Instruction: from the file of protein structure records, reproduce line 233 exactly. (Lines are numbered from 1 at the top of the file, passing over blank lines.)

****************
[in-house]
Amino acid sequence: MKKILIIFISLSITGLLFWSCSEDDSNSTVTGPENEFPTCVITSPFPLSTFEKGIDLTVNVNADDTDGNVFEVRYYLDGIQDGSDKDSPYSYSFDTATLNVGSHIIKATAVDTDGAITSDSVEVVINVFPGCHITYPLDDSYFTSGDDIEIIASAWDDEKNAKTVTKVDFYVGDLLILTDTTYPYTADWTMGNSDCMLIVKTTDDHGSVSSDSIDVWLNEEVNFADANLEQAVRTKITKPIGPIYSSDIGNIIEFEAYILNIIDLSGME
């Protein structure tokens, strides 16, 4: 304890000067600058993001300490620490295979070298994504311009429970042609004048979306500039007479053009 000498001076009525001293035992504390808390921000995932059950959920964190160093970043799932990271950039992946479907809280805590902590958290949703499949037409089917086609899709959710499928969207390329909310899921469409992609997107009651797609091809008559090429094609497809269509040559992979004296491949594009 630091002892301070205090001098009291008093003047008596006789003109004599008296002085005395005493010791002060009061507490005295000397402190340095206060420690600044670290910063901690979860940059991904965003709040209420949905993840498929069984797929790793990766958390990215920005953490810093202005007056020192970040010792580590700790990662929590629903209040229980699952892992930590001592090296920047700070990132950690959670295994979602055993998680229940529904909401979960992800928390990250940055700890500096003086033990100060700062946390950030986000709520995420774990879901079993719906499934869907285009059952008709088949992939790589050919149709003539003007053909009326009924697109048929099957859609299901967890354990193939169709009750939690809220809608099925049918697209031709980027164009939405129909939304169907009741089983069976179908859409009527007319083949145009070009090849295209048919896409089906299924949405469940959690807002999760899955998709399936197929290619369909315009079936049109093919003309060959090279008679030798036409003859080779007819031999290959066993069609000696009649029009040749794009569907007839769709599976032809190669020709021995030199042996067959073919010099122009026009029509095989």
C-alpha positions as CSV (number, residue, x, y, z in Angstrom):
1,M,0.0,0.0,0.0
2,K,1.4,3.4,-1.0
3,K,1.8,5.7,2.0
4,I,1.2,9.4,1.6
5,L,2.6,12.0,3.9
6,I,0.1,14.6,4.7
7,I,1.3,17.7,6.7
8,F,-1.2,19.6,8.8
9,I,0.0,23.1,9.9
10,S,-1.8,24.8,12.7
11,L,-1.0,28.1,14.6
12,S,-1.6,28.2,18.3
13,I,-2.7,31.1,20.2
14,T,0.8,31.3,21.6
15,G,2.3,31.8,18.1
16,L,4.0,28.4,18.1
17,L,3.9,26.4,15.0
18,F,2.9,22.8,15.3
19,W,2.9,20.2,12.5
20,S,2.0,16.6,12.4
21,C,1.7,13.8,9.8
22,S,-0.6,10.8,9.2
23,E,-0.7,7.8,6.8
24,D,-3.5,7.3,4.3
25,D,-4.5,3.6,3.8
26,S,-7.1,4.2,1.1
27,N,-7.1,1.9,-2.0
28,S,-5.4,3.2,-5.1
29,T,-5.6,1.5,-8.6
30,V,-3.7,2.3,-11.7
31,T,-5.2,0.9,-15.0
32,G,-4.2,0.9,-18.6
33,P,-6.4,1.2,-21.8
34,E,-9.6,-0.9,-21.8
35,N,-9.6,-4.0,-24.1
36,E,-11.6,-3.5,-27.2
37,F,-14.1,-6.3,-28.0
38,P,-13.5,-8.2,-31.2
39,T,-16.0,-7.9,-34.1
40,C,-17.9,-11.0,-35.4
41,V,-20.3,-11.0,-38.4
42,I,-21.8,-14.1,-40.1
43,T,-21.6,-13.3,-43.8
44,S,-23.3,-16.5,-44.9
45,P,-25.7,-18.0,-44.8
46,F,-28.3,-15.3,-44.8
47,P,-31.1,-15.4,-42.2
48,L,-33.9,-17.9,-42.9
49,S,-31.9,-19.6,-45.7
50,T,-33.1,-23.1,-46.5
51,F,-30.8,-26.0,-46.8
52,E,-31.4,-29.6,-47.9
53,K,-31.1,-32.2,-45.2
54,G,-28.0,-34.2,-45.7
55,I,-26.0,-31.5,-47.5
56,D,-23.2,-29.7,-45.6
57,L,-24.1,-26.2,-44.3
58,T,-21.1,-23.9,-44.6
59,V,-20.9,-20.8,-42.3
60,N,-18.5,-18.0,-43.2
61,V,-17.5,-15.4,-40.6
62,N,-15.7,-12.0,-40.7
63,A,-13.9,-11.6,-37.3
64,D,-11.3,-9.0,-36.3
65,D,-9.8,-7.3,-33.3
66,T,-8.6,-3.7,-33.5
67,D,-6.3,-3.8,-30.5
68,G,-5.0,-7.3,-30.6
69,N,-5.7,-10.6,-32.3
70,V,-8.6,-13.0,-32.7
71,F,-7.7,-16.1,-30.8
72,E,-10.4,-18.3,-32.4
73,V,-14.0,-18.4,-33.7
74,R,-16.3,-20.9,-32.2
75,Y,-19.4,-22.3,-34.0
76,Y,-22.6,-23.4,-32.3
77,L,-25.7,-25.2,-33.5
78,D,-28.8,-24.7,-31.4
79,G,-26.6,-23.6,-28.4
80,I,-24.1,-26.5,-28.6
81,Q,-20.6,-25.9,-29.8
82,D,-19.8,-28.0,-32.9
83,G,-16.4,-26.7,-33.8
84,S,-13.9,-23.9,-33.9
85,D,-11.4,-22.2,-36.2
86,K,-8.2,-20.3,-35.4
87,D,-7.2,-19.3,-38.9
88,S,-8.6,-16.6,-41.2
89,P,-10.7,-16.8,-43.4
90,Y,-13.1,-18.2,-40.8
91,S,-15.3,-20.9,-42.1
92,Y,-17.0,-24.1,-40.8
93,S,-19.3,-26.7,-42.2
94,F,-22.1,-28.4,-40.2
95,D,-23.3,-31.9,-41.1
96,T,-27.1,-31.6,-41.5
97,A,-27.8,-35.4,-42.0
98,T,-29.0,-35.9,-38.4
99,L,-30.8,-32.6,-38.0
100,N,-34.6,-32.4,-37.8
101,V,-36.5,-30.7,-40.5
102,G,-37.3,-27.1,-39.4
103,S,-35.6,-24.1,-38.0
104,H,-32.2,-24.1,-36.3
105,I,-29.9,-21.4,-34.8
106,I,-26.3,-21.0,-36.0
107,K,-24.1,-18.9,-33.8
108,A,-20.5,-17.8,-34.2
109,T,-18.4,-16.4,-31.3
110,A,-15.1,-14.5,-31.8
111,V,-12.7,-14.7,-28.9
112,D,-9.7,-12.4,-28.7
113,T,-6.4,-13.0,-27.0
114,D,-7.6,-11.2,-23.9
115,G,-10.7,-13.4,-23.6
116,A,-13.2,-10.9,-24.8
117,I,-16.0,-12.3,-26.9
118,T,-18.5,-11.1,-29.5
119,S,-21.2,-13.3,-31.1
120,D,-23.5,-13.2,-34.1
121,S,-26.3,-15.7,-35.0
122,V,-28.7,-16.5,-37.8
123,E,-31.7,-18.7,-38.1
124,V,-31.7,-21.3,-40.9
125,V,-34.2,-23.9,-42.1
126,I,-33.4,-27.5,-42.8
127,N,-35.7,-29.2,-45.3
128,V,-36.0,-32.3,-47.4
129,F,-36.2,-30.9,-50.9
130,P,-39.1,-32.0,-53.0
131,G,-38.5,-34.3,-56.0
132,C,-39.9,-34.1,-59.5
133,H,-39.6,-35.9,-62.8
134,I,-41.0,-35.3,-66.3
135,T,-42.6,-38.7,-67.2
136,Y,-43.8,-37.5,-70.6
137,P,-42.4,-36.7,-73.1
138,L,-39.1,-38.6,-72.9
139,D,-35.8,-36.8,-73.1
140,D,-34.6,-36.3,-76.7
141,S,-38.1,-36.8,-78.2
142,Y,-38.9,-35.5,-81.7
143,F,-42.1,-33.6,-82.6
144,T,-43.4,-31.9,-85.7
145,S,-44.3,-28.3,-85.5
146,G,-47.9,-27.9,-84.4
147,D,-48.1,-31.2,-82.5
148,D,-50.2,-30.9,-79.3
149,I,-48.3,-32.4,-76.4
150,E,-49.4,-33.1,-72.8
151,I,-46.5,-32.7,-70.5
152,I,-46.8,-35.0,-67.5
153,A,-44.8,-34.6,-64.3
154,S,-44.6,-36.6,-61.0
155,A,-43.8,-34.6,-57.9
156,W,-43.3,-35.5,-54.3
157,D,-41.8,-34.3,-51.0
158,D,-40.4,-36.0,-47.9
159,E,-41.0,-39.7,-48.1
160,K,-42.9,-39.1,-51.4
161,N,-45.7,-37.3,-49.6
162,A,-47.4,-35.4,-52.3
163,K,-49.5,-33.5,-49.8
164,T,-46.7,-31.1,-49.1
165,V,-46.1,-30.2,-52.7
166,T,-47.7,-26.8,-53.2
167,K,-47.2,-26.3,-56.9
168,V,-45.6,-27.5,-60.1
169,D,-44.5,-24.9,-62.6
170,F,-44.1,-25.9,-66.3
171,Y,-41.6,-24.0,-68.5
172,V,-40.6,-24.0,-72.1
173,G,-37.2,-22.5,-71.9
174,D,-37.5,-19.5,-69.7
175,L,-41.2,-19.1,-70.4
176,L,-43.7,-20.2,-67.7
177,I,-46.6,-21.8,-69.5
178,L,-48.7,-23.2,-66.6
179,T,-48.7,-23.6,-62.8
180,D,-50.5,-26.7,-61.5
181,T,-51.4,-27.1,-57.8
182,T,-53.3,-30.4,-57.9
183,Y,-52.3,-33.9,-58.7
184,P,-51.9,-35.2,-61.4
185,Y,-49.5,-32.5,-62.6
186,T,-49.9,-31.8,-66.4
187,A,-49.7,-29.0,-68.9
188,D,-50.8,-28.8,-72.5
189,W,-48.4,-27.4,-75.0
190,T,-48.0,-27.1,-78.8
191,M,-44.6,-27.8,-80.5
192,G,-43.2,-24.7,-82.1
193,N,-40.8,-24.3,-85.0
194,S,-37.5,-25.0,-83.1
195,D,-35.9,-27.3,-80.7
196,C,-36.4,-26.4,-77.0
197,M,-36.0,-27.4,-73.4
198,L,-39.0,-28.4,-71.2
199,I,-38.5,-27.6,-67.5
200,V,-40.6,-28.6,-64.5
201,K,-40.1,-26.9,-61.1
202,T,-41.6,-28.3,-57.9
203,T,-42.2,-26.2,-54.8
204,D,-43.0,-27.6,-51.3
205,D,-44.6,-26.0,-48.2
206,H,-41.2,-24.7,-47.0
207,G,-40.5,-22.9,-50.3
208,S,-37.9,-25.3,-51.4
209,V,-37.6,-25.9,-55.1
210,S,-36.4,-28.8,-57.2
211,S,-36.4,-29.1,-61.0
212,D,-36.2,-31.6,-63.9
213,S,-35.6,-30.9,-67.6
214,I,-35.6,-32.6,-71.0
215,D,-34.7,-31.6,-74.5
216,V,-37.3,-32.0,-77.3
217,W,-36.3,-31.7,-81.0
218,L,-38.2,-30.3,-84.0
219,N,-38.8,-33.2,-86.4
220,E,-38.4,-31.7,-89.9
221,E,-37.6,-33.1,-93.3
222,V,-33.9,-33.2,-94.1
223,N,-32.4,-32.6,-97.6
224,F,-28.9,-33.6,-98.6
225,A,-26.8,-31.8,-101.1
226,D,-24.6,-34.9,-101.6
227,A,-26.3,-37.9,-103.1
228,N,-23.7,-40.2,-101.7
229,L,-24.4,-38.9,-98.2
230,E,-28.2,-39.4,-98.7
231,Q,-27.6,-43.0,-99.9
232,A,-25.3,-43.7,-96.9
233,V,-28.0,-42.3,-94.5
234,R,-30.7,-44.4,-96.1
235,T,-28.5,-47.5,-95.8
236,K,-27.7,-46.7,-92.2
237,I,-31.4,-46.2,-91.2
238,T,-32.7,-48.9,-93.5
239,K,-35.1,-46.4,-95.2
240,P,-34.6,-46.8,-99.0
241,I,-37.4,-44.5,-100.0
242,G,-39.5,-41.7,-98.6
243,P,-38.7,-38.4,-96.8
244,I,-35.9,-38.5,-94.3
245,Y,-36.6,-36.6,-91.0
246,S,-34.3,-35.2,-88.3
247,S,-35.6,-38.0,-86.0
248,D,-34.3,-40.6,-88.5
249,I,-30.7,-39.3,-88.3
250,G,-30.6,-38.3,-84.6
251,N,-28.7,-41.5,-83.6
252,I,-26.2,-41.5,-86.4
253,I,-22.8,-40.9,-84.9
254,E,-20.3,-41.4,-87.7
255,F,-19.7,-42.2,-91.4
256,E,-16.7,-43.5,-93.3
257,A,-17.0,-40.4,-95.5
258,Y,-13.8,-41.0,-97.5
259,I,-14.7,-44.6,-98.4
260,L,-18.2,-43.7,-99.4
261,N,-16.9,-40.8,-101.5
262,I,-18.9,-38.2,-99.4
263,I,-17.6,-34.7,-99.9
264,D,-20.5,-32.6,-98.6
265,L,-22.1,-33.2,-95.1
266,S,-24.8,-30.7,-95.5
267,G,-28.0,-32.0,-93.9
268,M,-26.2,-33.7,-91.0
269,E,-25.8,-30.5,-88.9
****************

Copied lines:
229,L,-24.4,-38.9,-98.2